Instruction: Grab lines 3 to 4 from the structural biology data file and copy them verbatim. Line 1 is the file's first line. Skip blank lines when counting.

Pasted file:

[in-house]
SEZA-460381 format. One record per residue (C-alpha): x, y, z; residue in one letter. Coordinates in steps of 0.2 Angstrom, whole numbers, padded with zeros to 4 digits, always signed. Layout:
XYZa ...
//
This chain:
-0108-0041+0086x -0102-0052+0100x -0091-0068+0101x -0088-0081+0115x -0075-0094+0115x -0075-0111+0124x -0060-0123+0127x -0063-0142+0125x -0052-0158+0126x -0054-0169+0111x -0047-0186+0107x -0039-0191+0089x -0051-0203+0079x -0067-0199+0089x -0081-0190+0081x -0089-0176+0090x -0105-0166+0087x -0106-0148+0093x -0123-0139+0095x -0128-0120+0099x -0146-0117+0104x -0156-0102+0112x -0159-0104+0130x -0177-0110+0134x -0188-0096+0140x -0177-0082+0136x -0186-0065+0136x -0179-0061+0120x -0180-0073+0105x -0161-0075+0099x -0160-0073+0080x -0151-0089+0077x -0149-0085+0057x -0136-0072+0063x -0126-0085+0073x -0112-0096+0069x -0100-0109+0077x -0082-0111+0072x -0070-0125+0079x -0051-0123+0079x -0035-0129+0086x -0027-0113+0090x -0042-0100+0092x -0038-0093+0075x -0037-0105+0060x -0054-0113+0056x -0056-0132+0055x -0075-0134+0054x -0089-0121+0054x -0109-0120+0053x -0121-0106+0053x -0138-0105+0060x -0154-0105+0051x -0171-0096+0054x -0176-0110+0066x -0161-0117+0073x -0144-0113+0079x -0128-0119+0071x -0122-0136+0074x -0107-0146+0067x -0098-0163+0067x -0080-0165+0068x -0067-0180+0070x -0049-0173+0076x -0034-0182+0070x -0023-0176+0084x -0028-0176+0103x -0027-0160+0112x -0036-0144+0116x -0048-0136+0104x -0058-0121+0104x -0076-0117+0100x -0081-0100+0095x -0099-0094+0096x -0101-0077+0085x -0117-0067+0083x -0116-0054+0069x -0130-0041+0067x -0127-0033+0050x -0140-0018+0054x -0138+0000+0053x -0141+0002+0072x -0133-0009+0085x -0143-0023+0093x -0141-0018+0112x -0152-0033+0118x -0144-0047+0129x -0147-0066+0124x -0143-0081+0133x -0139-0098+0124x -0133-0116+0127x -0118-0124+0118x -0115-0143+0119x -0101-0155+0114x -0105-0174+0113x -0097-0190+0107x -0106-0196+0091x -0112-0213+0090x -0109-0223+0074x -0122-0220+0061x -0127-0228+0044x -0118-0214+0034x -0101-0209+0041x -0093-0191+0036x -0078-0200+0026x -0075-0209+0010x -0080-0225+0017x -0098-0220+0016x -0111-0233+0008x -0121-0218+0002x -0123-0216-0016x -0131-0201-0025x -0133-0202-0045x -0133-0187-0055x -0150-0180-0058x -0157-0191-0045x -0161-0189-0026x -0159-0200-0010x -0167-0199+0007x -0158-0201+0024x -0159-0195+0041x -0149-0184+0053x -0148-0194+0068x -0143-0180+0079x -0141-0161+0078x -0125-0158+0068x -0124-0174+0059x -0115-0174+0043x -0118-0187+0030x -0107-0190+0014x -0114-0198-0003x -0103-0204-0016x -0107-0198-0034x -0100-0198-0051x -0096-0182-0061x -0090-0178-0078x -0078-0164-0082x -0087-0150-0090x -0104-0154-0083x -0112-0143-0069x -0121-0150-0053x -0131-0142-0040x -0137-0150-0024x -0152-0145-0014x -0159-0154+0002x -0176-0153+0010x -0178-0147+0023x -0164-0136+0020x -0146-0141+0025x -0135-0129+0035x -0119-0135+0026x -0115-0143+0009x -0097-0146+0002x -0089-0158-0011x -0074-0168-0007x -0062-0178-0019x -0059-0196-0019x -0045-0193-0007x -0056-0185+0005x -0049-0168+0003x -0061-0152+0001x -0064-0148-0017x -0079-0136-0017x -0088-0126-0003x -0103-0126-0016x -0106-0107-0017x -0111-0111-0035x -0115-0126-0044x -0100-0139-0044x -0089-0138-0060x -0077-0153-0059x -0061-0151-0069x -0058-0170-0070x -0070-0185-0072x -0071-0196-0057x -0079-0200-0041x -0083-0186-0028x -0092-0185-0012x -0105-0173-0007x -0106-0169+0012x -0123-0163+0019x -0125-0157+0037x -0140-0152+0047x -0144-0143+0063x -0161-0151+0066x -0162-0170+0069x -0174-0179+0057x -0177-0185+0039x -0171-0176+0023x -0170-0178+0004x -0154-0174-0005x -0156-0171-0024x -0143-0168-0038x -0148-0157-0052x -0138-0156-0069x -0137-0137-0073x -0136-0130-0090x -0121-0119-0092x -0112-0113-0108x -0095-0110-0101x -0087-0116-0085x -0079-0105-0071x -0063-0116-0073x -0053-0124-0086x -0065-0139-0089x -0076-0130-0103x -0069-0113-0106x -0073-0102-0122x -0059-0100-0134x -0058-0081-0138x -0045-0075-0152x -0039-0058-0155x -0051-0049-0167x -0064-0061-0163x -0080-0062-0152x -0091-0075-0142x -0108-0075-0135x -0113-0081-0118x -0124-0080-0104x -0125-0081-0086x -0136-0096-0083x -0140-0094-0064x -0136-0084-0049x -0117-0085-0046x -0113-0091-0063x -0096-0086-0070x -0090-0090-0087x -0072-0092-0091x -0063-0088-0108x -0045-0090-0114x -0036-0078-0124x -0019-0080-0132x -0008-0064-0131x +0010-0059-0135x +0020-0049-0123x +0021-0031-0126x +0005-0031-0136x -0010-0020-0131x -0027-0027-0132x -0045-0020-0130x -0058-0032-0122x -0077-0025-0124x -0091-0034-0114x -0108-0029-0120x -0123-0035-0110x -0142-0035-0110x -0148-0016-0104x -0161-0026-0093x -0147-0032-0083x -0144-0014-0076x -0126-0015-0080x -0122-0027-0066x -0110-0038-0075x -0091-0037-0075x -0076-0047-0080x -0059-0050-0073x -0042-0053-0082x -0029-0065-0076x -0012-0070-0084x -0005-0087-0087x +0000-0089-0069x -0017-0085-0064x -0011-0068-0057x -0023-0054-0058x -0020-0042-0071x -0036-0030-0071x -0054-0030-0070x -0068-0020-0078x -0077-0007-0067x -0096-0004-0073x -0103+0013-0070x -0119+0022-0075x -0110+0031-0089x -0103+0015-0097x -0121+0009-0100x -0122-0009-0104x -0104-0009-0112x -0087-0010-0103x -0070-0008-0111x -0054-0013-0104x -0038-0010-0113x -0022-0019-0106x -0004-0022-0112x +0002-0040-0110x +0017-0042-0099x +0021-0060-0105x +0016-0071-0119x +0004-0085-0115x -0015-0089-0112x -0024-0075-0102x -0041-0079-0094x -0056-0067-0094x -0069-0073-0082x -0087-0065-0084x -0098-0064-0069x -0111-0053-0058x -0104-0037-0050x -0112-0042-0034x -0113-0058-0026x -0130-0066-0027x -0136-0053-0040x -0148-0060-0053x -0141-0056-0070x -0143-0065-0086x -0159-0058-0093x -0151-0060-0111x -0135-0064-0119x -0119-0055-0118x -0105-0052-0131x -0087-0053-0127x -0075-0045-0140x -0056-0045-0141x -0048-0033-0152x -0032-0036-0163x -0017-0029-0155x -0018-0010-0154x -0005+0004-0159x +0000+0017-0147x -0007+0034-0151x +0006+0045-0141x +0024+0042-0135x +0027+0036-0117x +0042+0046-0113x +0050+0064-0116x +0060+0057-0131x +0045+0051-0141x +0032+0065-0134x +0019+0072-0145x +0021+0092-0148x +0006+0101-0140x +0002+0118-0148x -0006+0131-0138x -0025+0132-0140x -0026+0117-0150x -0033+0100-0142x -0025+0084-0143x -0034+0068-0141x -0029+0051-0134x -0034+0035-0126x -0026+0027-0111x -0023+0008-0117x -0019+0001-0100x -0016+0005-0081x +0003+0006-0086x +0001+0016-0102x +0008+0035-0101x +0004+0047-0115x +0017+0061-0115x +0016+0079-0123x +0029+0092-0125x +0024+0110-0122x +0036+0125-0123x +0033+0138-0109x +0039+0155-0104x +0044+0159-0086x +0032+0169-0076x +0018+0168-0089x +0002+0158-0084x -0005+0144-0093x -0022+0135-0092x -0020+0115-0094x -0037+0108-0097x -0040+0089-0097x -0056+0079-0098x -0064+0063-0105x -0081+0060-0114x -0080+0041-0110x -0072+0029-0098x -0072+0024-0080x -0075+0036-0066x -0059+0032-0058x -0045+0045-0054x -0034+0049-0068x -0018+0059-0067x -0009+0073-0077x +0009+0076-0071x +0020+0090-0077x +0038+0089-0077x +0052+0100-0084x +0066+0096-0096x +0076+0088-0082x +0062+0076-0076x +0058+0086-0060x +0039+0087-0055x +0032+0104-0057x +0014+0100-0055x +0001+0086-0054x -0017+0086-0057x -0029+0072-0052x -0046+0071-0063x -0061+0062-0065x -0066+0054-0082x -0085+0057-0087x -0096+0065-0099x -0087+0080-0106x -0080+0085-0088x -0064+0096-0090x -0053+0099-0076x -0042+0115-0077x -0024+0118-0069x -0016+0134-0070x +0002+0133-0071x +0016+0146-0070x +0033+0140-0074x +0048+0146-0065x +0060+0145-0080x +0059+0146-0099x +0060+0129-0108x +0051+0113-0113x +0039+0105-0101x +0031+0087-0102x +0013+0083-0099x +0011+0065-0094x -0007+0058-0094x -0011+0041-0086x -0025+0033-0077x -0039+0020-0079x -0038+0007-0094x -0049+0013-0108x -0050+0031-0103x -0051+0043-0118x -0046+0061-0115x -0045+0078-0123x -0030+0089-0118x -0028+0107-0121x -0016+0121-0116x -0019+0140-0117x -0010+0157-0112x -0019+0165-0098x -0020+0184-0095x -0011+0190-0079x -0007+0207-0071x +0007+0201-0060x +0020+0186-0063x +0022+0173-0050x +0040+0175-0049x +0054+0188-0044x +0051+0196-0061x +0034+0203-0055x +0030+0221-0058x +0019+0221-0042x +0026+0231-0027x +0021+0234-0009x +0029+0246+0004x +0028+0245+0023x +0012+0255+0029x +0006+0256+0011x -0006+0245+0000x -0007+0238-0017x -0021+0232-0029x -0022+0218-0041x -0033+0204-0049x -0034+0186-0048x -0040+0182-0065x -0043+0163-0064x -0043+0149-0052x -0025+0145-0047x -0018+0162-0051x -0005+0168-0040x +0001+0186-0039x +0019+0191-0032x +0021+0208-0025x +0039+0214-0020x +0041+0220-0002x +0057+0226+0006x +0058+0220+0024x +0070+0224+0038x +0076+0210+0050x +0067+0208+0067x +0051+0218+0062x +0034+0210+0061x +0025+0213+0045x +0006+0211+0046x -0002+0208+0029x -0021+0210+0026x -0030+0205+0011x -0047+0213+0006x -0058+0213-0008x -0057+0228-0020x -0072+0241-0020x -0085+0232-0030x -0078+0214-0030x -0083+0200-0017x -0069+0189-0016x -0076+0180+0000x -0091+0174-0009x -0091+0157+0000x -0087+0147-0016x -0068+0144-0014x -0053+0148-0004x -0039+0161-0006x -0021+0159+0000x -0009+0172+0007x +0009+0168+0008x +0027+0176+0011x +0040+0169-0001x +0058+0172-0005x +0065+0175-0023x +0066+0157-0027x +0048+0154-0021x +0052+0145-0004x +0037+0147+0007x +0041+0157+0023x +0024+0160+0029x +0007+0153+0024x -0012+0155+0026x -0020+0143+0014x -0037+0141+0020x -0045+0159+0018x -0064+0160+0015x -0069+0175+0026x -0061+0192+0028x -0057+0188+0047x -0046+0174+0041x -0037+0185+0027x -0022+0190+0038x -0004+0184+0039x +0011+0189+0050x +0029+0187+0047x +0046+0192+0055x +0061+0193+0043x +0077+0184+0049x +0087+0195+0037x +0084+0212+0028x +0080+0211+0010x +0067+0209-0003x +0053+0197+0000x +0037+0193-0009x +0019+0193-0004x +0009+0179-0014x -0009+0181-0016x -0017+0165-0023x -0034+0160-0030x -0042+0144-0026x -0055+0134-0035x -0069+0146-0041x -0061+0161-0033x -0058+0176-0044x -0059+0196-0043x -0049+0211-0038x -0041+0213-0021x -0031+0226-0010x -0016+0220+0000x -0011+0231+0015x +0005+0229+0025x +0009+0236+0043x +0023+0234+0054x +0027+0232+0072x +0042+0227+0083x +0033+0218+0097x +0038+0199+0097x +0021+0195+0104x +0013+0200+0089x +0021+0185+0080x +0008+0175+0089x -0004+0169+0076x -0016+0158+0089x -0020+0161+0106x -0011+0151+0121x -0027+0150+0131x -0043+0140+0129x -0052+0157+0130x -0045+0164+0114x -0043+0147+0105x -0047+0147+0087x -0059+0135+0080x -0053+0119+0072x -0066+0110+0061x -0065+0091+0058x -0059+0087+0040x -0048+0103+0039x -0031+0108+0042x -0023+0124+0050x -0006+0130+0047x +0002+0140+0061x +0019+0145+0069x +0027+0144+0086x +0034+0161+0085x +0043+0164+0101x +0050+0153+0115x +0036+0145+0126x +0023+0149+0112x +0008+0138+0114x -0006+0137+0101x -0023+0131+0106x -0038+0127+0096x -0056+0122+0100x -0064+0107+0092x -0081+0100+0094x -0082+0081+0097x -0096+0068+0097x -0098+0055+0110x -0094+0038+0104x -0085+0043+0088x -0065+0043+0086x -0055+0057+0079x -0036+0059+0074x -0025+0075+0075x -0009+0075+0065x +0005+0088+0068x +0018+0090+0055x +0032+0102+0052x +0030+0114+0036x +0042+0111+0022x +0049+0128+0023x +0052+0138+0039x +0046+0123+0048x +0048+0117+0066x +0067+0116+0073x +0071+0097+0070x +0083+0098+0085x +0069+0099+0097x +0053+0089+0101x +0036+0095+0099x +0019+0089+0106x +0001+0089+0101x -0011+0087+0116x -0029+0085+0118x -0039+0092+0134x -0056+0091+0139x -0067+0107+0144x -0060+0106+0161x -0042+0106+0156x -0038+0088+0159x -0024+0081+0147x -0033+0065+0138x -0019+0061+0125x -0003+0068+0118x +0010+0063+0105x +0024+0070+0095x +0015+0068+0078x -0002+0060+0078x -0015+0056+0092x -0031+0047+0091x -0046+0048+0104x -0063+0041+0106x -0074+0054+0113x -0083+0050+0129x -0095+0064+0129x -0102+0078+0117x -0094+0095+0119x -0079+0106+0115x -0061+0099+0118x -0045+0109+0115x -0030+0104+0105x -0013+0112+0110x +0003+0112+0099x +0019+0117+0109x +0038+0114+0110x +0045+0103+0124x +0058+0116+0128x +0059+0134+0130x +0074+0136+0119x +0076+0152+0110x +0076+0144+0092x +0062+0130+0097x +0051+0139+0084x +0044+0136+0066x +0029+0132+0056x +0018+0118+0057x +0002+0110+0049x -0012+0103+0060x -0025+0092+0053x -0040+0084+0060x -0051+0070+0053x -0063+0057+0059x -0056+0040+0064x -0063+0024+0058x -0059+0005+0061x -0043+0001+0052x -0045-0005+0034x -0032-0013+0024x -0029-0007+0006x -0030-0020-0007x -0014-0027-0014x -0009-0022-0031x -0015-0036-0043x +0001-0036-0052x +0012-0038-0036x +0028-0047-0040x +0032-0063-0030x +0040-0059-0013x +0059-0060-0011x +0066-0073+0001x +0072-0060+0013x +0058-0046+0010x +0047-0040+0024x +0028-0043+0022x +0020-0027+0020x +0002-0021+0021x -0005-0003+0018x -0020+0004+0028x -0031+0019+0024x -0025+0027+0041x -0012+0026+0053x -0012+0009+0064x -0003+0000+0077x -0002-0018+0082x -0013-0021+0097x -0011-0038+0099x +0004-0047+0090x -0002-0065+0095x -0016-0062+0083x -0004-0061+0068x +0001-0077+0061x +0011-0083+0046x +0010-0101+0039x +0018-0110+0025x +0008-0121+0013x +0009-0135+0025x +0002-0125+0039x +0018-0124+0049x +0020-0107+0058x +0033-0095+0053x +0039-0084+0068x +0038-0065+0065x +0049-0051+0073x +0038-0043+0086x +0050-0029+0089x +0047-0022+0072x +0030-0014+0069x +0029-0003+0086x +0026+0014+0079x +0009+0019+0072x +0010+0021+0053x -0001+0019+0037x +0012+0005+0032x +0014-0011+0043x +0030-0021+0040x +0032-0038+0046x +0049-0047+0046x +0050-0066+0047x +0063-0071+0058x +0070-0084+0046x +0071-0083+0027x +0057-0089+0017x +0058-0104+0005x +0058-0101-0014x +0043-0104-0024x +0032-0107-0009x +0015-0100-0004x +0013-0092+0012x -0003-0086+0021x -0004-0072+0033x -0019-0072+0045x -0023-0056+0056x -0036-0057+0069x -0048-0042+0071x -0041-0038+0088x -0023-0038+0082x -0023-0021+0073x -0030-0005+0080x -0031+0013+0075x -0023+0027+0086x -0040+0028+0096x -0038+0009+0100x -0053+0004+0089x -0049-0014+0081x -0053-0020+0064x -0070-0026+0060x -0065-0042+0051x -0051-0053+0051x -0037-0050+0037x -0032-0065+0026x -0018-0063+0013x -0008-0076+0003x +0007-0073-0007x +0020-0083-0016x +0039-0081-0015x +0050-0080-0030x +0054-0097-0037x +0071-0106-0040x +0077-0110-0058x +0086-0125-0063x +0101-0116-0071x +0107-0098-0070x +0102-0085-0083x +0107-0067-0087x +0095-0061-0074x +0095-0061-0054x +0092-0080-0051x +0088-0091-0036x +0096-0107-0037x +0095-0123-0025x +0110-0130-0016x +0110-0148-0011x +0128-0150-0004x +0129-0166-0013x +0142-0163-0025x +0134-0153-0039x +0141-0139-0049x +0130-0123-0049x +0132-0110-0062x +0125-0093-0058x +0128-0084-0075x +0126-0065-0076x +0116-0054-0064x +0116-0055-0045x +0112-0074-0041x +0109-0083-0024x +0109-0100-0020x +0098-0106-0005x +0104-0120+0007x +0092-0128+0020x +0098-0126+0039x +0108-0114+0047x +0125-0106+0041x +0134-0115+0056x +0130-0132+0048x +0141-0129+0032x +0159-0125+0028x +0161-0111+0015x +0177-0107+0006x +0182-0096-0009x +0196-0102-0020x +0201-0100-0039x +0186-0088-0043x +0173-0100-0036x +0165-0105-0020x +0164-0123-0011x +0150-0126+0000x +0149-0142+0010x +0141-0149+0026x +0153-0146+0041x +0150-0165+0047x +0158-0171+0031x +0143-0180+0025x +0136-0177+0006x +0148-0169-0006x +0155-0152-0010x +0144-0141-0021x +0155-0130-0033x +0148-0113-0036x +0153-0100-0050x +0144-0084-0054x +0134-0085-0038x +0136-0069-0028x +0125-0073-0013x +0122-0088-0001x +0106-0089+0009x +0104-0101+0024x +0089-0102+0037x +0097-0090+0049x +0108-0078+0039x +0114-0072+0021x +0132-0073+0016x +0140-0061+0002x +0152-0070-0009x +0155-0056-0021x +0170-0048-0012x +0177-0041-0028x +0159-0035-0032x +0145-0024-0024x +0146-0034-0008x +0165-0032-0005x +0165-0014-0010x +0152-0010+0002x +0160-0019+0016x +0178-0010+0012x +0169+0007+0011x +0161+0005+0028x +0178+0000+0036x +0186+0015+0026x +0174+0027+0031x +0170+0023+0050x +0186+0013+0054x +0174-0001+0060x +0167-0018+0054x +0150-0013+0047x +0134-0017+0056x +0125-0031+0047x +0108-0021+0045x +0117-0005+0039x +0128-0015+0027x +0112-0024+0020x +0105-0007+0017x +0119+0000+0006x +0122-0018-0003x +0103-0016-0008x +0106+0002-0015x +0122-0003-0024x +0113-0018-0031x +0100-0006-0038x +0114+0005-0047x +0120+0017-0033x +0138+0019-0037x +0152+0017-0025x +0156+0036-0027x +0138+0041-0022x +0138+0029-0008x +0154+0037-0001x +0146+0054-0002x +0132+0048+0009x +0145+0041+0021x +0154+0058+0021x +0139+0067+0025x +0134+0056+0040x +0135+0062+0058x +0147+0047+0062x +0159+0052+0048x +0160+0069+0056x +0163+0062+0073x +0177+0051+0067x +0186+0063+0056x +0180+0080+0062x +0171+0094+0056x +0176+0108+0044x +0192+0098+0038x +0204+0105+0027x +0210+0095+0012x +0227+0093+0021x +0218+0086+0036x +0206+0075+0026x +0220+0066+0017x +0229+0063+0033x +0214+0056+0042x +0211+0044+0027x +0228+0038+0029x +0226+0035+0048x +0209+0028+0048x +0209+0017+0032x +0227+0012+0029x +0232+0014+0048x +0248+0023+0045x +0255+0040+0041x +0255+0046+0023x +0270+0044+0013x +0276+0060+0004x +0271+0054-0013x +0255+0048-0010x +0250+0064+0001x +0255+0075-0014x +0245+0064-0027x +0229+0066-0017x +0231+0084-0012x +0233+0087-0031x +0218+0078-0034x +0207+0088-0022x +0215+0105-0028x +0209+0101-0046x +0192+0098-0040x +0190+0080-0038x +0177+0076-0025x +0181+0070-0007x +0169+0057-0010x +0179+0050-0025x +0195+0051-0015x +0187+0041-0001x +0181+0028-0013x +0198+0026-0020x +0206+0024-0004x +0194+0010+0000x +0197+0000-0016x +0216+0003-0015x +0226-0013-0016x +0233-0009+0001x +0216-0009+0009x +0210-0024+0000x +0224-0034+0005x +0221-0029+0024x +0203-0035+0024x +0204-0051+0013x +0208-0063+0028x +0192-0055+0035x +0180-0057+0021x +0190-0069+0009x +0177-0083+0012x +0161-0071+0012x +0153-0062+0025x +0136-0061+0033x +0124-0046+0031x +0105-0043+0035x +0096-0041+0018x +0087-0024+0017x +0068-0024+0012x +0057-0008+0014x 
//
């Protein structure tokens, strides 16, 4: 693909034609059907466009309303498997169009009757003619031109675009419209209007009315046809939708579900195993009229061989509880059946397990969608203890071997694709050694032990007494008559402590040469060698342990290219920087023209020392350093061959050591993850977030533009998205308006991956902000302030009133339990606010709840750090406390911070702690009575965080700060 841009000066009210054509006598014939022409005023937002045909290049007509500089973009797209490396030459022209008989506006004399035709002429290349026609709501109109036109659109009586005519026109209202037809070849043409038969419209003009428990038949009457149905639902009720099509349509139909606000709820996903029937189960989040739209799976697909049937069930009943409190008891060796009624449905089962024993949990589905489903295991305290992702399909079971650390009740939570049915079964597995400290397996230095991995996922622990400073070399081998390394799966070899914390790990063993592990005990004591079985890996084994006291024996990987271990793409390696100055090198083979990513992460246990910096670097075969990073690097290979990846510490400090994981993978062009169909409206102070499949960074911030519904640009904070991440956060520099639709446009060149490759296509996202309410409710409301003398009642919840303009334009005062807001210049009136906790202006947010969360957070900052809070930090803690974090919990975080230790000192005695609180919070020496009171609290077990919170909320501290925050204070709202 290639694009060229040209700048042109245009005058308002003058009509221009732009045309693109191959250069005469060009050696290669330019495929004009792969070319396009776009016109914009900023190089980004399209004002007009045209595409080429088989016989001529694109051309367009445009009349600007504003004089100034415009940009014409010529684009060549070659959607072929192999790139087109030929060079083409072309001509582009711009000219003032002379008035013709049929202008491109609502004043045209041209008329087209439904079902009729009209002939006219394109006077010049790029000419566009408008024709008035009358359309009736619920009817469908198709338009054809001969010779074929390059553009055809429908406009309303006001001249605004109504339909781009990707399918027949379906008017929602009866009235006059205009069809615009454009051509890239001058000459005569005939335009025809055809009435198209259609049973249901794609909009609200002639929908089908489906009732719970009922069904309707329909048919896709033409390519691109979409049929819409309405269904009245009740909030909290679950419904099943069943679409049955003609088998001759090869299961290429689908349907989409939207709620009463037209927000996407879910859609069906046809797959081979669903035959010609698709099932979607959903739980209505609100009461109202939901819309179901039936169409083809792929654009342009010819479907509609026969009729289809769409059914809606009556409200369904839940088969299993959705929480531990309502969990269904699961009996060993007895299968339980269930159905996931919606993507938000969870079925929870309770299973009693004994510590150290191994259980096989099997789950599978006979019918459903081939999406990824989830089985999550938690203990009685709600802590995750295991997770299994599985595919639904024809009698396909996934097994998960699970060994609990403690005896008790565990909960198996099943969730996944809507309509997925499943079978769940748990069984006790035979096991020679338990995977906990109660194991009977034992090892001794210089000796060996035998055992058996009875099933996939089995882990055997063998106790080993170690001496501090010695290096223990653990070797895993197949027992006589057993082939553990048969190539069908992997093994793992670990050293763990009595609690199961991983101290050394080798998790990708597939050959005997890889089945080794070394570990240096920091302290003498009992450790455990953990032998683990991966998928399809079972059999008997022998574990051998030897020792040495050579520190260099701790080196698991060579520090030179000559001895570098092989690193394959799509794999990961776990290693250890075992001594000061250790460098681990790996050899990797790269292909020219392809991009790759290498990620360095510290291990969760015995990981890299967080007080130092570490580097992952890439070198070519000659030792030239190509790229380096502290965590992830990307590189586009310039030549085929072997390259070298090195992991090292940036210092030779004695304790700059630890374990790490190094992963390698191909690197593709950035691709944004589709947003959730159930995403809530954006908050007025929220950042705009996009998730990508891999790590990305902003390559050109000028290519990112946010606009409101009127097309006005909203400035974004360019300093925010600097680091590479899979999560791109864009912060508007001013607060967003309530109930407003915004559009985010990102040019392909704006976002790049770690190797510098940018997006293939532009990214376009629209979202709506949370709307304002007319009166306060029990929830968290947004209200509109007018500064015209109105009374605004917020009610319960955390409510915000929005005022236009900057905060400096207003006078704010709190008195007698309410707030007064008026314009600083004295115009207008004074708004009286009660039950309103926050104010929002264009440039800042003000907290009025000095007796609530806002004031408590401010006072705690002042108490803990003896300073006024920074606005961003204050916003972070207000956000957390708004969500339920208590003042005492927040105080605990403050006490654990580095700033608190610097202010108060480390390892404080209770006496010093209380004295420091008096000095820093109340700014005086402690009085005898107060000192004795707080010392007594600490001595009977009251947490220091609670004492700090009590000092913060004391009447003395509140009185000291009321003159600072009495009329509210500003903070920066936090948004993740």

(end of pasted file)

XYZa ...
//